In this particular case, it would be entirely reasonable for Apple to step in and attempt to invalidate the patent on behalf of the developers because, after all, part of Apple’s revenue stream is at risk. If developers choose not to use the in-app purchasing system because of the threat of being sued, then Apple doesn’t gain the revenues from that purchasing stream.

But let’s assume for a moment that Apple can’t or won’t get involved for some reason. Perhaps Apple legal thinks it’s a slippery slope and they will only end up shelling out many more millions than they stand to make on this revenue stream. Or let’s assume that another patent troll and patent were involved and it didn’t directly affect Apple’s revenue stream somehow, though it does affect the individual developers.

What then?

There aren’t a whole lot of options to developers. Unfortunately, unlike a criminal trial where the government is required to provide a defense to the accused, civil defendants have no such protections afforded them—they’re left to defend themselves at their own costs. At best, they might find someone who is willing to take the case pro bono (literally, “for good,” i.e., not “for money”). The Electronic Frontier Foundation, for example, has a staff of lawyers who help out sometimes in cases like this. But while the EFF is certainly no friend of patent trolls, I’d guess it’s also not likely to defend the closed and proprietary Apple ecosystem, either. And it’s highly unlikely that any really good intellectual property (IP) firm would undertake the defense of one small developer. It’s still about the almighty buck, and there wouldn’t be enough publicity in that.

So here’s my suggestion: Crowdsource the defense and gang up on Lodsys.

Step 1: Start a Kickstarter project to fund the evaluation of the validity of Lodsys’s claims. This has to be done quickly as the developers have only a few weeks to respond to Lodsys. It would certainly help if an intellectual property (IP) attorney with a superior track record in defense of IP claims were willing to do the work pro bono, but there will still be costs involved.

I, for one, would throw in $100 on principle alone.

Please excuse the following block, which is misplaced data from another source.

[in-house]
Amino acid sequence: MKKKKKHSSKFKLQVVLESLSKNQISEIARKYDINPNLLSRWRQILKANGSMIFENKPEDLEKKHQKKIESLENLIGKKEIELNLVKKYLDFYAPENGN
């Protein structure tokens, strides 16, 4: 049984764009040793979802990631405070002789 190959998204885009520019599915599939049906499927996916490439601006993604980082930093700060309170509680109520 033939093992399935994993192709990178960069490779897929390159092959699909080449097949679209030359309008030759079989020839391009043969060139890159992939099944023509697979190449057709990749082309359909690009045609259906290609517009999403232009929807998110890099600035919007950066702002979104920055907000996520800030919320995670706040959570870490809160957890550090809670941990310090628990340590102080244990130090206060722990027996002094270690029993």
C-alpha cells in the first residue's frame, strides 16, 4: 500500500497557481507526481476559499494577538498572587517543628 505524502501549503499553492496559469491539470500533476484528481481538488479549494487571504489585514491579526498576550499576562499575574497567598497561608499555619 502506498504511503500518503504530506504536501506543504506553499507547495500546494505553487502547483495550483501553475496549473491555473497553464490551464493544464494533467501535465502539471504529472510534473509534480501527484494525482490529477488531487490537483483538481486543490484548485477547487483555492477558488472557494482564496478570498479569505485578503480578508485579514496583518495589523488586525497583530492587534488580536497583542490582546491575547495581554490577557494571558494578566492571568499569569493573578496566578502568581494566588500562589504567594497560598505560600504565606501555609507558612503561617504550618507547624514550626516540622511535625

Step 2: If indeed the patent looks unlikely to hold water, then continue with the Kickstarter project to consolidate the certain-to-occur litigation and see it through trial.

It’s a risky proposition, sure, because nothing’s certain in the Eastern District Court of Texas—the developers could still lose the case. But what message would it send to the patent trolls?

For one, it says that the little developer is no longer helpless. Sue enough of them, and you’ve kicked the hornets’ nest, so to speak. Second, it says that the patent in question had damned-well better hold water, and hold it well. (As much as I hate software patents, it’s the law, and if your product really does infringe, then you’re on the hook to license it. Sorry.) Third, it sets a precedent, and it’s all about setting precedent in law.

So… what about it? Anybody able to start a Kickstarter for this one? Any IP attorneys out there willing to give it a go?

John Gruber and I have briefly conversed about what the resolution of an upgraded-resolution iPad will be. He firmly believes it will be 2x the current resolution because it’s just easier. (True, it is.) But I believe that some future revision of the iPad will have a higher-resolution display which is not a fixed integer multiple of the current resolution for reasons I’ve outlined previously. Two more things make me think I’m right.

First, Apple itself. With 10.4 and 10.5, resolution independence was introduced in phases and was “developer only.” (Via 10.6 was supposed to be more resolution-independent than the previous two releases, but… alas, not so much. That’s bad.

Or… is it? Wouldn’t it be a convenient alignment of things if iOS 5 and Mac OS X 10.7 introduced resolution independence about the same time? They share the same rendering engines, after all, and many other parts of their architecture. If both OSs introduced the last bits of making their interfaces resolution independent, it would make good use of resources in the company. Not that Apple has to think frugally, but if they’re trying to converge the two platforms somehow…